The Montreal Botanical Gardens, one of the largest of its kind in the world, spans over 75 hectares and features thematic gardens and greenhouses. Each garden, such as the Chinese, Japanese, and First Nations Gardens, tells a story through its meticulously designed landscapes and plant species, making it a haven for photographers. Founded in 1931 by botanist Brother Marie-Victorin, the gardens serve both as a research institution and a place of beauty and relaxation. The diversity of ecosystems represented, from the Alpine Garden to the Tropical Rainforest Greenhouse, offers educational insights into different plant species and conservation efforts.

Photo Tips: Early mornings at the Botanical Gardens are magical, with soft light and dew adding a fresh dimension to the flora. Macro photography enthusiasts will find endless subjects, from intricate flower details to insects bustling about their day. Autumn transforms the gardens into a fiery landscape, with vibrant hues providing a spectacular backdrop for landscape and portrait photography alike. Consider visiting during different seasons to capture the changing beauty of the gardens throughout the year. Get hours and ticket info here: https://espacepourlavie.ca/en/botanical-garden

10. Farine Five Roses Sign

Farine Five Roses Sign-Photo by Shawn M. Kent
Farine Five Roses Sign-Photo by Shawn M. Kent

The Farine Five Roses Sign, a prominent feature of Montreal’s skyline since 1948, has become a beloved symbol of the city’s industrial heritage and cultural identity. Its simple yet iconic design illuminates the night, offering a glimpse into Montreal’s past and present.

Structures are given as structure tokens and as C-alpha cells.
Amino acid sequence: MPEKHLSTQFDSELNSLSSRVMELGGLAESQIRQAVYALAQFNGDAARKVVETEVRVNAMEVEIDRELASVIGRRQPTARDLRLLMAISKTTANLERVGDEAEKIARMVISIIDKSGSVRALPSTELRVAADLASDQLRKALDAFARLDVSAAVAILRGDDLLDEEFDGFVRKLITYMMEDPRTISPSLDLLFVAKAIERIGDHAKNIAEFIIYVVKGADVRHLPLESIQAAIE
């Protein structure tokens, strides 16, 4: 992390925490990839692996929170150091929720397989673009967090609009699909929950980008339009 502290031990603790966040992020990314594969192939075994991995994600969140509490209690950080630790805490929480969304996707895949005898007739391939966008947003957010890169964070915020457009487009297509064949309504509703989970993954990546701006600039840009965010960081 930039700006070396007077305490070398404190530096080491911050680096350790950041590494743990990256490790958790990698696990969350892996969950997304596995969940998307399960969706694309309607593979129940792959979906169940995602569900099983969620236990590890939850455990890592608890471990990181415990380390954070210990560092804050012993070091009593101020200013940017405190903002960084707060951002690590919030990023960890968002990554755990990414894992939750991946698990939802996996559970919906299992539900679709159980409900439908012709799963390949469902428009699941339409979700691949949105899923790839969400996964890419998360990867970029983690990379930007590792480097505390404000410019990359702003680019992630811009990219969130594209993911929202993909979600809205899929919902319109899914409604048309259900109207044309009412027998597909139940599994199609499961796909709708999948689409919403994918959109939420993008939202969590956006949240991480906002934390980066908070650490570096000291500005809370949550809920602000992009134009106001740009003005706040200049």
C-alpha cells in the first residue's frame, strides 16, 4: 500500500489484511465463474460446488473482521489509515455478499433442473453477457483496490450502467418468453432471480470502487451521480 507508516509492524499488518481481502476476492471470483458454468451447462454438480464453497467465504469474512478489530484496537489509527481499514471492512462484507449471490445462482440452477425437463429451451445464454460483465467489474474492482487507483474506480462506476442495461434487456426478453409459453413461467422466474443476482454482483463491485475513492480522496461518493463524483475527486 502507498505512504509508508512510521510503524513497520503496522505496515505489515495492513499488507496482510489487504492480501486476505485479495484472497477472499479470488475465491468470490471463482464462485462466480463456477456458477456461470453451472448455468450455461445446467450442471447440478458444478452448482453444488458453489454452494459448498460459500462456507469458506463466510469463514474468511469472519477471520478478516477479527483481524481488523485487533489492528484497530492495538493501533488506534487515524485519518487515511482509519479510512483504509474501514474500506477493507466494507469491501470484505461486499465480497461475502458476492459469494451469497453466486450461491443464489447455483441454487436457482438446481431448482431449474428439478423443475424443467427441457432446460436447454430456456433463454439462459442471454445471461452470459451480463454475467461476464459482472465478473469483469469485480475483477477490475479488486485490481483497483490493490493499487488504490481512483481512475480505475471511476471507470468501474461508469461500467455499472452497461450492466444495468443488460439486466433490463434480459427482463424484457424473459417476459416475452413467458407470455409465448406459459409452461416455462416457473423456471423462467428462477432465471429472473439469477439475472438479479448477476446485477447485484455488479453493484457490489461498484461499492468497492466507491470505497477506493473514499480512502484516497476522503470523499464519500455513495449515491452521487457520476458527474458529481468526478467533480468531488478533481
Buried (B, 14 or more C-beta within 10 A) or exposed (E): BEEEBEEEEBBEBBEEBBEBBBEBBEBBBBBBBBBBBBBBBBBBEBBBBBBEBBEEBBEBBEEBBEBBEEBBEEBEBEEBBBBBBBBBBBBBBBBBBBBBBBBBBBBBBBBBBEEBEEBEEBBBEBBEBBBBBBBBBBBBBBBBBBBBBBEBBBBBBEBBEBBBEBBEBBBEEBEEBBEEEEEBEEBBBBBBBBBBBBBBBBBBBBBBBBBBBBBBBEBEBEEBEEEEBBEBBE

Photo Tip: Night photography of the Farine Five Roses Sign brings its history to life, with the neon glow serving as a beacon in the industrial landscape. Utilize long exposure techniques to capture the vibrancy of the sign against the night sky, with the moving lights of the city adding a dynamic element to your shots. The contrast between the old-world charm of the sign and the modern cityscape can evoke a sense of nostalgia and reflection on Montreal’s growth and change.

Quebec Photo Locations Map

Dive deeper into the photographic wonders of Quebec with our comprehensive map of photo locations across the province. From the cobblestone streets of Quebec City to the rugged landscapes of the Gaspé Peninsula, our curated map is your gateway to discovering hidden gems and iconic landmarks alike. Whether you’re planning your next photographic journey or just daydreaming about the possibilities, our interactive map provides you with the inspiration and information you need to explore Quebec’s diverse beauty through your lens.

Explore the Quebec Photo Map
Quebec photo map